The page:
Building School Community Partnerships Takes Work

middle schoolers working with people

Schools and their surrounding communities often share a symbiotic relationship. When a neighborhood flourishes, so does its local schools. In turn, those schools bring their community together through events and friendships amongst the students. For Arthur Morgan School, the partnership with its surrounding community runs deep.

Two Halves of the Same Whole

Middle schooler hauling log with adultArthur Morgan helped found Celo Community in 1937. The consensus governed intentional community strives “to provide an opportunity for its members to enjoy a life that includes personal expression, neighborly friendship and cooperation, and appreciative care of the natural environment.”  AMS, created by Morgan’s daughter-in-law, Elizabeth,  began 25 years later with similar goals in mind.

The relationship between AMS and Celo Community has always been entwined. The first students actually lived in community members’ homes instead of boarding houses. Many of AMS’s staff and teachers over the years (including the school’s first teacher, Bob Barrus), eventually became official Celo community members. As a result, their children continue the family tradition by attending AMS as students.  

Opportunities for Learning

Middle schooler hauling bambooBecause AMS is a school, learning has always been a natural part of its relationship with Celo.  Over the years, community members have offered elective courses to students as a way of sharing their hobbies and professions. In return, AMS invites the community to its Academic Open Houses. Every year, when Celo Community organizes its Cabin Fever University, a winter long program aimed at sharing knowledge and organizing social events, staff and students are excited to participate.

Holidays are also opportunities for community members and AMS to come together. Celo Community celebrates New Years Day and Easter on AMS’s campus.  In turn, students often attend the community’s annual Halloween jack-o’-lantern bridge display. Celo Friends Meeting also offers a place for community and spiritual worship for many AMS students.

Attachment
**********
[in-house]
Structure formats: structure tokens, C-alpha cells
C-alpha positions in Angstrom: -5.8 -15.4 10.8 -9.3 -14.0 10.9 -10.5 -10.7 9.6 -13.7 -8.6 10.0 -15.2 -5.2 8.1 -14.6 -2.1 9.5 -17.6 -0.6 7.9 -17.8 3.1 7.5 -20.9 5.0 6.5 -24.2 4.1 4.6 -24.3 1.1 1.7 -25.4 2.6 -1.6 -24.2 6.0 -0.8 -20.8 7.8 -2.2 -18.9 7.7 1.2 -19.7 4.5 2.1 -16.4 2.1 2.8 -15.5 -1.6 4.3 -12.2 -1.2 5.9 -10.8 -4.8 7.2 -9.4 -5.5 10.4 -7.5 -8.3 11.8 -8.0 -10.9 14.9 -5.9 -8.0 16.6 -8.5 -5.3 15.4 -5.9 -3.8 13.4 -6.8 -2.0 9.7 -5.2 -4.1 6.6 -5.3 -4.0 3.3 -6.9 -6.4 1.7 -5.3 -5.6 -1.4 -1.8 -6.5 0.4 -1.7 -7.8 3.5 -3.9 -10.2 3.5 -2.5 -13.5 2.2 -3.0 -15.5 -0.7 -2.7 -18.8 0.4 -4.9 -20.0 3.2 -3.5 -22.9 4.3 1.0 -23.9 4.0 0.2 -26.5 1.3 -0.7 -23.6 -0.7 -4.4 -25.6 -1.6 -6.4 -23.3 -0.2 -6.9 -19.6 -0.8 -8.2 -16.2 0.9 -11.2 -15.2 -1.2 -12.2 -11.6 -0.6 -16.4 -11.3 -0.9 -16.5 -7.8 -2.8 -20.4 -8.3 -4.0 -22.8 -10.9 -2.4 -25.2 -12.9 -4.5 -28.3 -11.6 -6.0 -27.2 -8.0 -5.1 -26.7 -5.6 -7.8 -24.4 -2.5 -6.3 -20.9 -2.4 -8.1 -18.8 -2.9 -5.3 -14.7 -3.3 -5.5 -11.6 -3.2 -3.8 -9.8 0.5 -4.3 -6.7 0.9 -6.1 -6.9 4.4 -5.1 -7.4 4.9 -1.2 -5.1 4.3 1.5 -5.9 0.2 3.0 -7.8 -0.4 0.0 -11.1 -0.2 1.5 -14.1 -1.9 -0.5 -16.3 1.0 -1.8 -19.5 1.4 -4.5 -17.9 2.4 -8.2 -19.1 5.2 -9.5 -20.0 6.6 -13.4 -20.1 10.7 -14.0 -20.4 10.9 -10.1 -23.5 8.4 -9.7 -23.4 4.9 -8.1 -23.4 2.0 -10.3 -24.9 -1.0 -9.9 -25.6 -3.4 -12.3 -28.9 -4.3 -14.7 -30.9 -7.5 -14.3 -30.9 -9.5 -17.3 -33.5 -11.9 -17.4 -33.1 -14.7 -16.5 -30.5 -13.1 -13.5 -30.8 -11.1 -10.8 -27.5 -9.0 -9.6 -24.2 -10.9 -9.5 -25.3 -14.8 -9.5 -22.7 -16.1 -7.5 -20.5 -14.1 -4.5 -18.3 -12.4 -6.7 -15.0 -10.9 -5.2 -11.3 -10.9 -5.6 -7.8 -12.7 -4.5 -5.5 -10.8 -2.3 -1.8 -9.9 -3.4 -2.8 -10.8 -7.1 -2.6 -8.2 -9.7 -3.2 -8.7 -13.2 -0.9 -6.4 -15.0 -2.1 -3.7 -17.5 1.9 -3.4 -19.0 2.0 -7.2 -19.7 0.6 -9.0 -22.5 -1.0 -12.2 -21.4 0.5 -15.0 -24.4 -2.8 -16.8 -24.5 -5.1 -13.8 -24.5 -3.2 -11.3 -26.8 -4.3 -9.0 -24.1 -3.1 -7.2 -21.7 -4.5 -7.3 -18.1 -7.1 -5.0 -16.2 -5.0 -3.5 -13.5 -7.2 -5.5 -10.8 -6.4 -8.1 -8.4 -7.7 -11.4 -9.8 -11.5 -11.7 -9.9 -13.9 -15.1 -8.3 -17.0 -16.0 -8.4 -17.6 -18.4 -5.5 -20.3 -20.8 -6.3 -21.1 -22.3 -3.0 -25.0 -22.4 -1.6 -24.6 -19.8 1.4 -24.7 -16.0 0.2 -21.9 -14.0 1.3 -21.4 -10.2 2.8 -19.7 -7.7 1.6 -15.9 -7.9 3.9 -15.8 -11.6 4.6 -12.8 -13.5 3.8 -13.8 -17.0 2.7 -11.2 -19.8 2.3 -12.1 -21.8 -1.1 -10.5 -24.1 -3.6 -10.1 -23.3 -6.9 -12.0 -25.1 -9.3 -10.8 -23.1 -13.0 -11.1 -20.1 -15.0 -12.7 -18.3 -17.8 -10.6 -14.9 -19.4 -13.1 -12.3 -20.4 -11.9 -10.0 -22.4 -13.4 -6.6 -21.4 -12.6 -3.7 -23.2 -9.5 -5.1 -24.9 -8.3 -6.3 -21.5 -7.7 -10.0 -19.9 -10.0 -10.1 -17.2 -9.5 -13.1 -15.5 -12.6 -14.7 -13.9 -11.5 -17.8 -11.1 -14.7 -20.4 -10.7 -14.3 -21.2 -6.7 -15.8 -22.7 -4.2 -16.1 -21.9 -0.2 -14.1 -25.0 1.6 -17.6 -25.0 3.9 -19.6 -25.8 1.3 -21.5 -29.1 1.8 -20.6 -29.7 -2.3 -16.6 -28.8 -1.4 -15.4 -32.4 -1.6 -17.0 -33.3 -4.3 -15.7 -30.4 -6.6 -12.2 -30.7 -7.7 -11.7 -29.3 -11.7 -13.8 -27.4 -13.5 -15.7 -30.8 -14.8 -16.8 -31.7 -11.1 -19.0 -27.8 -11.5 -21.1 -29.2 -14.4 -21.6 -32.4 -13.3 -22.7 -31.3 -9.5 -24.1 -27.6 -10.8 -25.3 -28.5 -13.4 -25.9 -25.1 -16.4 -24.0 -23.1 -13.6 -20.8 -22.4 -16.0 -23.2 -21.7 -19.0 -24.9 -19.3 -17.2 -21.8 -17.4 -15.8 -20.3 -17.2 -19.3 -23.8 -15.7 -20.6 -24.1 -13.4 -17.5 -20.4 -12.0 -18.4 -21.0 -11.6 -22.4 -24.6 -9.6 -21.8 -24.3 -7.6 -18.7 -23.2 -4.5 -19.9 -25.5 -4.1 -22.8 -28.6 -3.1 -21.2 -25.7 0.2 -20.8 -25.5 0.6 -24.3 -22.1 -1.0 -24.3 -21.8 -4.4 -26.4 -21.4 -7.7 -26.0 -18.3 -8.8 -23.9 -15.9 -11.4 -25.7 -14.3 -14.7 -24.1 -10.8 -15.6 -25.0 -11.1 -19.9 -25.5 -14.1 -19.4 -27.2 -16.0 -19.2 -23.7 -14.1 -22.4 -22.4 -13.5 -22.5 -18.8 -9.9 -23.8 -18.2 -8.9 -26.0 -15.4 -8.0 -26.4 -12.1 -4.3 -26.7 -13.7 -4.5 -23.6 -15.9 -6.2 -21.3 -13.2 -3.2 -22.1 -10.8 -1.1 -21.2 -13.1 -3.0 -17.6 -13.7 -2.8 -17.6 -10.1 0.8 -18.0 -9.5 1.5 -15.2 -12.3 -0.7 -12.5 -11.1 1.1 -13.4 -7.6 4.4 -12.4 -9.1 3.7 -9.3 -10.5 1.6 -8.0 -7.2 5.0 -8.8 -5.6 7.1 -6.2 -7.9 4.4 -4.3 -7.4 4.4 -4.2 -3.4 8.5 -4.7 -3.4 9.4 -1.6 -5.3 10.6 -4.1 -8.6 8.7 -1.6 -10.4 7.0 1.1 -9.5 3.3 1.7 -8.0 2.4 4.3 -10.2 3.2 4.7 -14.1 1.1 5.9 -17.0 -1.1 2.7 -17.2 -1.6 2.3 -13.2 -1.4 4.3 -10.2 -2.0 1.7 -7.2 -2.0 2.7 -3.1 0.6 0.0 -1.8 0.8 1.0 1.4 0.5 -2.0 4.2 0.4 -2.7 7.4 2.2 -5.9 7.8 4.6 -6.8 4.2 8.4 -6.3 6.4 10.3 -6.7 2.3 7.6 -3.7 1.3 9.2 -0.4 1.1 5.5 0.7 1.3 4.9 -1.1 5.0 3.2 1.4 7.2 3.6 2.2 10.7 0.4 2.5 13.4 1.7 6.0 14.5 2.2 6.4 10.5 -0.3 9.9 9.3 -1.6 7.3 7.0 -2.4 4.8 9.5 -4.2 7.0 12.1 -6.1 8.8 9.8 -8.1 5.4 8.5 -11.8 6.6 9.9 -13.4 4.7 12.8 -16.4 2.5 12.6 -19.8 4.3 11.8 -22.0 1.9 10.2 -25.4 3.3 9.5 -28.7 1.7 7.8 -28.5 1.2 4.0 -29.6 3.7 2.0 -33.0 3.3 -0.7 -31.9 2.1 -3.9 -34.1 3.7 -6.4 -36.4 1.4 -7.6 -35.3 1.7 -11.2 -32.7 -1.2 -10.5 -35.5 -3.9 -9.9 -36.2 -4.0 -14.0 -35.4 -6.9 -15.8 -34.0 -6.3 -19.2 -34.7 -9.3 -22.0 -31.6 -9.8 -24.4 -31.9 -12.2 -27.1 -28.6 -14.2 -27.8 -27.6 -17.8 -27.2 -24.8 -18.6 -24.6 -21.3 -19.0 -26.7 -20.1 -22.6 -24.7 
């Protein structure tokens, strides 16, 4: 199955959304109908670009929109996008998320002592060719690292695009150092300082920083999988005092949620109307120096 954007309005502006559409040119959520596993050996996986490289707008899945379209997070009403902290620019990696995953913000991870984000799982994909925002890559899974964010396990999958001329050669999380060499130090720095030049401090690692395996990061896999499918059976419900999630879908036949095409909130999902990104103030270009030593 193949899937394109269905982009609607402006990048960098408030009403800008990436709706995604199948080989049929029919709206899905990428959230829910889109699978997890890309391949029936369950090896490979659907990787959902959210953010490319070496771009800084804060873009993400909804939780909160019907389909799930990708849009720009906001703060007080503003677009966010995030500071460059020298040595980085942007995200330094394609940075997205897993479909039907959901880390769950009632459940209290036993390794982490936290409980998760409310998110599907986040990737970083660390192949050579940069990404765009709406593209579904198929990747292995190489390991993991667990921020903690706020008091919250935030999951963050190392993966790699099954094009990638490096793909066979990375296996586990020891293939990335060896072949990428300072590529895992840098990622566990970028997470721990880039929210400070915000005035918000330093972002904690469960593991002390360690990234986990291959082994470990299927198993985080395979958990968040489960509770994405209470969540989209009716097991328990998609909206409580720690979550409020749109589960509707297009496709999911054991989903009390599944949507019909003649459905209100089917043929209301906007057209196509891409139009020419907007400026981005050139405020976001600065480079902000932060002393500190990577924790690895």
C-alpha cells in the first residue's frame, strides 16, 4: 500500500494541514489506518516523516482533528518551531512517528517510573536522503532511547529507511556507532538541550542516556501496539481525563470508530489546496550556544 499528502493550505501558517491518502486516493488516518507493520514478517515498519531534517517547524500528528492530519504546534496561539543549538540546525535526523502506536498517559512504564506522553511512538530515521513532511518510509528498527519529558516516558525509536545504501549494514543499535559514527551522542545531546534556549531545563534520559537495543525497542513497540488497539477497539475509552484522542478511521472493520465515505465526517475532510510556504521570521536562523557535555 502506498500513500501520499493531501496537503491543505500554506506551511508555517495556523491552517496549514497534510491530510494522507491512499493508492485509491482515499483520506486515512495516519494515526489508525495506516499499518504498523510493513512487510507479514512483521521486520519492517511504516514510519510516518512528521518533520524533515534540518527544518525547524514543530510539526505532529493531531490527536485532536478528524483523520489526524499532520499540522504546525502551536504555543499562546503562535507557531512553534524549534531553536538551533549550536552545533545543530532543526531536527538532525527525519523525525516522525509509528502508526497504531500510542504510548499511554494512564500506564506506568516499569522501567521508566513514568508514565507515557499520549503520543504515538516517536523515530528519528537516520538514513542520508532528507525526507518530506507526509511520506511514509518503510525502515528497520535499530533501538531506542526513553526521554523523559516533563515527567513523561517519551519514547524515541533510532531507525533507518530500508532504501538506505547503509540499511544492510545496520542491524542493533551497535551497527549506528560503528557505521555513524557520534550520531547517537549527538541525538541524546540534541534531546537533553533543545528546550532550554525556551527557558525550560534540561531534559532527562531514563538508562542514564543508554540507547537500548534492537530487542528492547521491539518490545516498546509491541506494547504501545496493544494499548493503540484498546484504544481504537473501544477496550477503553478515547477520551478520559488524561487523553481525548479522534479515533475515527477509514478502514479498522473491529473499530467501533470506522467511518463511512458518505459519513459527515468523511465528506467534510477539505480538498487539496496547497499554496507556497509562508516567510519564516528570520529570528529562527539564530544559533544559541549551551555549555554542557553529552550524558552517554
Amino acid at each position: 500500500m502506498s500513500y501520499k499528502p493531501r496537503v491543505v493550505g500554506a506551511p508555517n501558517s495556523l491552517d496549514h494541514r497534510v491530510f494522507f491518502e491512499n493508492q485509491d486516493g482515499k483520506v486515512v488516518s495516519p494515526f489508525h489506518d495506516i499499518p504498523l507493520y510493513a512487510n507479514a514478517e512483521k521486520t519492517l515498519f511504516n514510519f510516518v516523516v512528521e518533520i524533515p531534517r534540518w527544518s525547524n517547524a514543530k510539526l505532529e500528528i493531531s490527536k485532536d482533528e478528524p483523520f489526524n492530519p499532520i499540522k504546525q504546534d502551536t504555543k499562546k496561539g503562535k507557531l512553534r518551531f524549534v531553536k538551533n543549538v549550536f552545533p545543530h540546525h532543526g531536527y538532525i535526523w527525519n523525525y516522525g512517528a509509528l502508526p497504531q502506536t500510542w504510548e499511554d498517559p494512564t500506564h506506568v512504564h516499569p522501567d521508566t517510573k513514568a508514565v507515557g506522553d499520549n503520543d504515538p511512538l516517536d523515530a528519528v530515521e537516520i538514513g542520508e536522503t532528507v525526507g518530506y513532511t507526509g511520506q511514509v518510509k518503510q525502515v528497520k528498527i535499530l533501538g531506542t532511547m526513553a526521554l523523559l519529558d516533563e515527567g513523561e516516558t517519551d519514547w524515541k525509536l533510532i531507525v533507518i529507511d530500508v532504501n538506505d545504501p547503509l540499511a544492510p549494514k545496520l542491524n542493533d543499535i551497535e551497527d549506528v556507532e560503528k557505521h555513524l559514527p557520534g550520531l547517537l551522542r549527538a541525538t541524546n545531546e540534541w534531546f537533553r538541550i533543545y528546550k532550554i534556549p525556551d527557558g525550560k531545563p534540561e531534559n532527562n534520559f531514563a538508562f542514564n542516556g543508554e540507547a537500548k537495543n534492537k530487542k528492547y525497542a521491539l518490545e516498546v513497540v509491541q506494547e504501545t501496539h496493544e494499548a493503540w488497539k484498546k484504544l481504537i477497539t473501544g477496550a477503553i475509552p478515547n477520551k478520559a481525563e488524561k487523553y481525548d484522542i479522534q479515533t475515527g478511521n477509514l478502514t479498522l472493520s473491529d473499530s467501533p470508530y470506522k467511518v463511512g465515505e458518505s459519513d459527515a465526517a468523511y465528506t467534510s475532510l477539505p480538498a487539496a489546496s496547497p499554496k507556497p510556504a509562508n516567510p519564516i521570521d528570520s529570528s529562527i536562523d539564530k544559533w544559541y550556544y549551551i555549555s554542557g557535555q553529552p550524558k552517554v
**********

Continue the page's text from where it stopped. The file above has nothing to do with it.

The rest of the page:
Working Together Builds Partnership

Middle schoolers working with adultsPerhaps one of the strongest ties between the school and the community is through cooperative work. For several years now, Celo and AMS have shared the monumental task of taking care of their common spaces. Every October, students join Celo Community for their monthly work day to care for community’s rental homes, common buildings, and trails. Students work alongside community member clearing brush and repairing structures.

This Saturday, the community will return the favor by coming to to AMS’s campus and help the school prepare for its annual Thanksgiving feast.  Current parents of students will also attend and have the opportunity to meet community members that regularly interact with their middle schoolers. With rakes and loppers in hand, community members, parents, students and staff will face the cold autumn winds to beautify campus. They will= prepare it for the over 150 people that regularly join us for Thanksgiving every year.

Passing on a Shared History

Middle schooler hauling brushThe work day also offer opportunities for student growth. For many middle schoolers, engaging adults they don’t know is scary. However, by working alongside those adults, their fears quickly subside. Community members share memories of AMS from when they were students, staff, parents or just visiting the school. Students learn that many of the school’s daily routines and annual events, new to them, are actually part of a long history shared by much of the community. They understand they are part of something larger than themselves that has been passed down from generation to generation.

The work day, along with all shared community events, is an opportunity for AMS to continue its long relationship with Celo. As this new class of students and parents learn AMS’s history with Celo Community, it will deepen the partnership that continues to make both AMS and Celo successful.

-by Nicholas Maldonado

Learn how AMS helps students feel part of a larger community